Fighting in a duel? Kentucky's bizarre constitutional rule still in effect

Kentucky's bizarre constitutional rule still in effect
Published: Nov. 12, 2015 at 3:42 AM EST|Updated: Dec. 27, 2015 at 4:09 AM EST
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LOUISVILLE, KY (WAVE) - As Matt Bevin and other politicians get sworn into office, they have to make an interesting promise; that they've never fought in a duel.

"It is bizarre," University of Louisville law professor Kurt Metzmeier said.

It's possibly the strangest part of Kentucky's Constitution, but almost half of the oath for elected officials and attorneys are promises about not fighting in a duel with deadly weapons.

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"People don't expect this silly language," Metzmeier said. "It often takes a very solemn occasion like swearing in a new governor and makes it kind of silly."

Even Rand Paul made a reference to the crazy oath during an interview with ABC where he was questioned about plagiarizing his speeches.

"If they keep it up, it'd be a duel challenge but I can't do that because I can't hold office in Kentucky then," he said.

Metzmeier said the strange oath has an interesting history.

"Early on in Kentucky history, there was a history of honor," Metzmeier said.

Early on in the 1790s, a law and fine of $500, or about $15,000 today, was put in place to stop duels, but they didn't work.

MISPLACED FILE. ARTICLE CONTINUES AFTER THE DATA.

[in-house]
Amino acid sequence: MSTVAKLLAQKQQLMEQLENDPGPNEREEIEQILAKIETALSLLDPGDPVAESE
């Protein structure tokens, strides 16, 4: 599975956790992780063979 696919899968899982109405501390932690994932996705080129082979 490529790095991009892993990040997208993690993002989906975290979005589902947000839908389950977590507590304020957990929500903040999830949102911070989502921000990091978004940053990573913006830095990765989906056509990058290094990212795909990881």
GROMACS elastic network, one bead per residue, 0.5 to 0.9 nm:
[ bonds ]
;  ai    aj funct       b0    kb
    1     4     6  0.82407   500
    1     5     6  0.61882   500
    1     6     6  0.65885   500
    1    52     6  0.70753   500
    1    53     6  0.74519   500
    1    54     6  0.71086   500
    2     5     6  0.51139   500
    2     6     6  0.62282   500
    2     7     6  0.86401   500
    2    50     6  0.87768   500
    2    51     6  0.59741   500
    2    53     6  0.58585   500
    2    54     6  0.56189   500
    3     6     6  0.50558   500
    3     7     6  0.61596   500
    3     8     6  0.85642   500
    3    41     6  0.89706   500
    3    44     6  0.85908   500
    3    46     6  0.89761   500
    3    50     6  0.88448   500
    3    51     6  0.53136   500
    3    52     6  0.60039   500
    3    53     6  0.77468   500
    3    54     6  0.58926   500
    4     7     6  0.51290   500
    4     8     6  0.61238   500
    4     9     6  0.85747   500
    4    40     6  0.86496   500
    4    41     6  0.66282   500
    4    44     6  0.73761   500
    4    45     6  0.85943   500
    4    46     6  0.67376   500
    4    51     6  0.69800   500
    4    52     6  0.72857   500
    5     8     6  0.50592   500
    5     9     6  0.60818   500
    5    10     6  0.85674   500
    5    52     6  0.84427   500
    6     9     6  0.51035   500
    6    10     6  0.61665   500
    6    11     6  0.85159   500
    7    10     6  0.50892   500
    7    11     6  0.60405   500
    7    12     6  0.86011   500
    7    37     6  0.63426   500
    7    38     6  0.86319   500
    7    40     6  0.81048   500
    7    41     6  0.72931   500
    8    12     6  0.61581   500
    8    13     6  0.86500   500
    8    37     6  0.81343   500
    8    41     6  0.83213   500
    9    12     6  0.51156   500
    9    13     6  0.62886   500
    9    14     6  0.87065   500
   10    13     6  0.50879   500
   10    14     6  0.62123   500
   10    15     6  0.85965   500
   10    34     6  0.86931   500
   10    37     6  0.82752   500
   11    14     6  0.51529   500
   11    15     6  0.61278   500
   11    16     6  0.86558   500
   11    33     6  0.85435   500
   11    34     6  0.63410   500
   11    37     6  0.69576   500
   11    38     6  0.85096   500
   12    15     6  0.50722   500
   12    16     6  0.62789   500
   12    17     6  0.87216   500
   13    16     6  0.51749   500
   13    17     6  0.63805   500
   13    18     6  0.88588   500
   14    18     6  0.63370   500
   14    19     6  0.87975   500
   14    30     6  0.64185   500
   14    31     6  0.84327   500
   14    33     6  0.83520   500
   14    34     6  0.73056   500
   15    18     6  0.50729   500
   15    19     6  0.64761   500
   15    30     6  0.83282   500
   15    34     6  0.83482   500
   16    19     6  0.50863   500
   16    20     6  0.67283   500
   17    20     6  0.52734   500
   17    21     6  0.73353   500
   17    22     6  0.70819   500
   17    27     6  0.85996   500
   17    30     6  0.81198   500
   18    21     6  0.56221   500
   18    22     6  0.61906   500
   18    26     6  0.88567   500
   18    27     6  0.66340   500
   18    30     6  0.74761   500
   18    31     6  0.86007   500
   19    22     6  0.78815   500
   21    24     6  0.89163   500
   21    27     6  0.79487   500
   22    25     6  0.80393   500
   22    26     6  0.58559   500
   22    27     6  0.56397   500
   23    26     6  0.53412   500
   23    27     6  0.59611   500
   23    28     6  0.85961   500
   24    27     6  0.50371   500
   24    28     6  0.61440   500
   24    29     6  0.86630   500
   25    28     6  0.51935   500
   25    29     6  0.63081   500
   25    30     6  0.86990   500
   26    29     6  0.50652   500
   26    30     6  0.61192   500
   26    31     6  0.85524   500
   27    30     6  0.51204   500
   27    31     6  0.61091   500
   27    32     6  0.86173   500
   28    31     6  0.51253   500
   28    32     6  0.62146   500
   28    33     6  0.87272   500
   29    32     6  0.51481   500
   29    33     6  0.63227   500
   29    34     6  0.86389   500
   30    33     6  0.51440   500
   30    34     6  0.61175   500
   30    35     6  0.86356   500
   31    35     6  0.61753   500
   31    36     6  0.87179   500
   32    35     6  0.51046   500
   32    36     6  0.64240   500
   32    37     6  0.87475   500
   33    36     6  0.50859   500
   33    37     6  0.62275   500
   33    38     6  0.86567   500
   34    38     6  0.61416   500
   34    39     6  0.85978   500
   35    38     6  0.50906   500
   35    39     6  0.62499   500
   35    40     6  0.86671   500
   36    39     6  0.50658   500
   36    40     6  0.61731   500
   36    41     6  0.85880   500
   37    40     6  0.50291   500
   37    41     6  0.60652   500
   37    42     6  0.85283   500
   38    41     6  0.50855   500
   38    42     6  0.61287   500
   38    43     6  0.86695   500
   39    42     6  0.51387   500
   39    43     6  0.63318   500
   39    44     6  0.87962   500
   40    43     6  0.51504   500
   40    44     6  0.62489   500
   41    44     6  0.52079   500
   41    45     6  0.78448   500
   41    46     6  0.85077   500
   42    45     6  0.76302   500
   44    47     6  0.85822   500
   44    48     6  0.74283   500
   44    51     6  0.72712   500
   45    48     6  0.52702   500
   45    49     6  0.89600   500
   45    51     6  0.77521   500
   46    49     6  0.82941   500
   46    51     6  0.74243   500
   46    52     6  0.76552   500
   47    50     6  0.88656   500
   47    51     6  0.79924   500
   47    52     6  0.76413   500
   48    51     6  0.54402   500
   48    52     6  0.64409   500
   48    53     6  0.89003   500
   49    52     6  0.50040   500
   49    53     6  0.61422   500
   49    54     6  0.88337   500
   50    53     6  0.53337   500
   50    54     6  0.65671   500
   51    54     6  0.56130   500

"Henry Clay was involved in duels. Pretty much every politician had been challenged or involved in a duel," Metzmeier said. ""Abraham Lincoln once was challenged to a duel and accepted it, but he chose as a weapon cow pies at 10 paces."

Finally in 1850, it was added to the Constitution.

"They figured the one thing that public people in Kentucky, that would worry them, not a fine, not going court, but would be not being able to be an attorney or not being able to run for office," Metzmeier said.

There was an attempt to change the oath in 1890 when the state passed a new constitution, but it failed and it's tough to amend.

"The process is too cumbersome," Metzmeier said.

To amend the Kentucky constitution requires a 3/5 majority in both houses and then a vote by the general public.

"Maybe it's about that time, even if it's difficult," Metzmeier said.

As long as the statue has been around, it's never actually been used against anyone.

The last time Kentucky actually went through the difficult process of amending it was to make hunting part of its Bill of Rights. 

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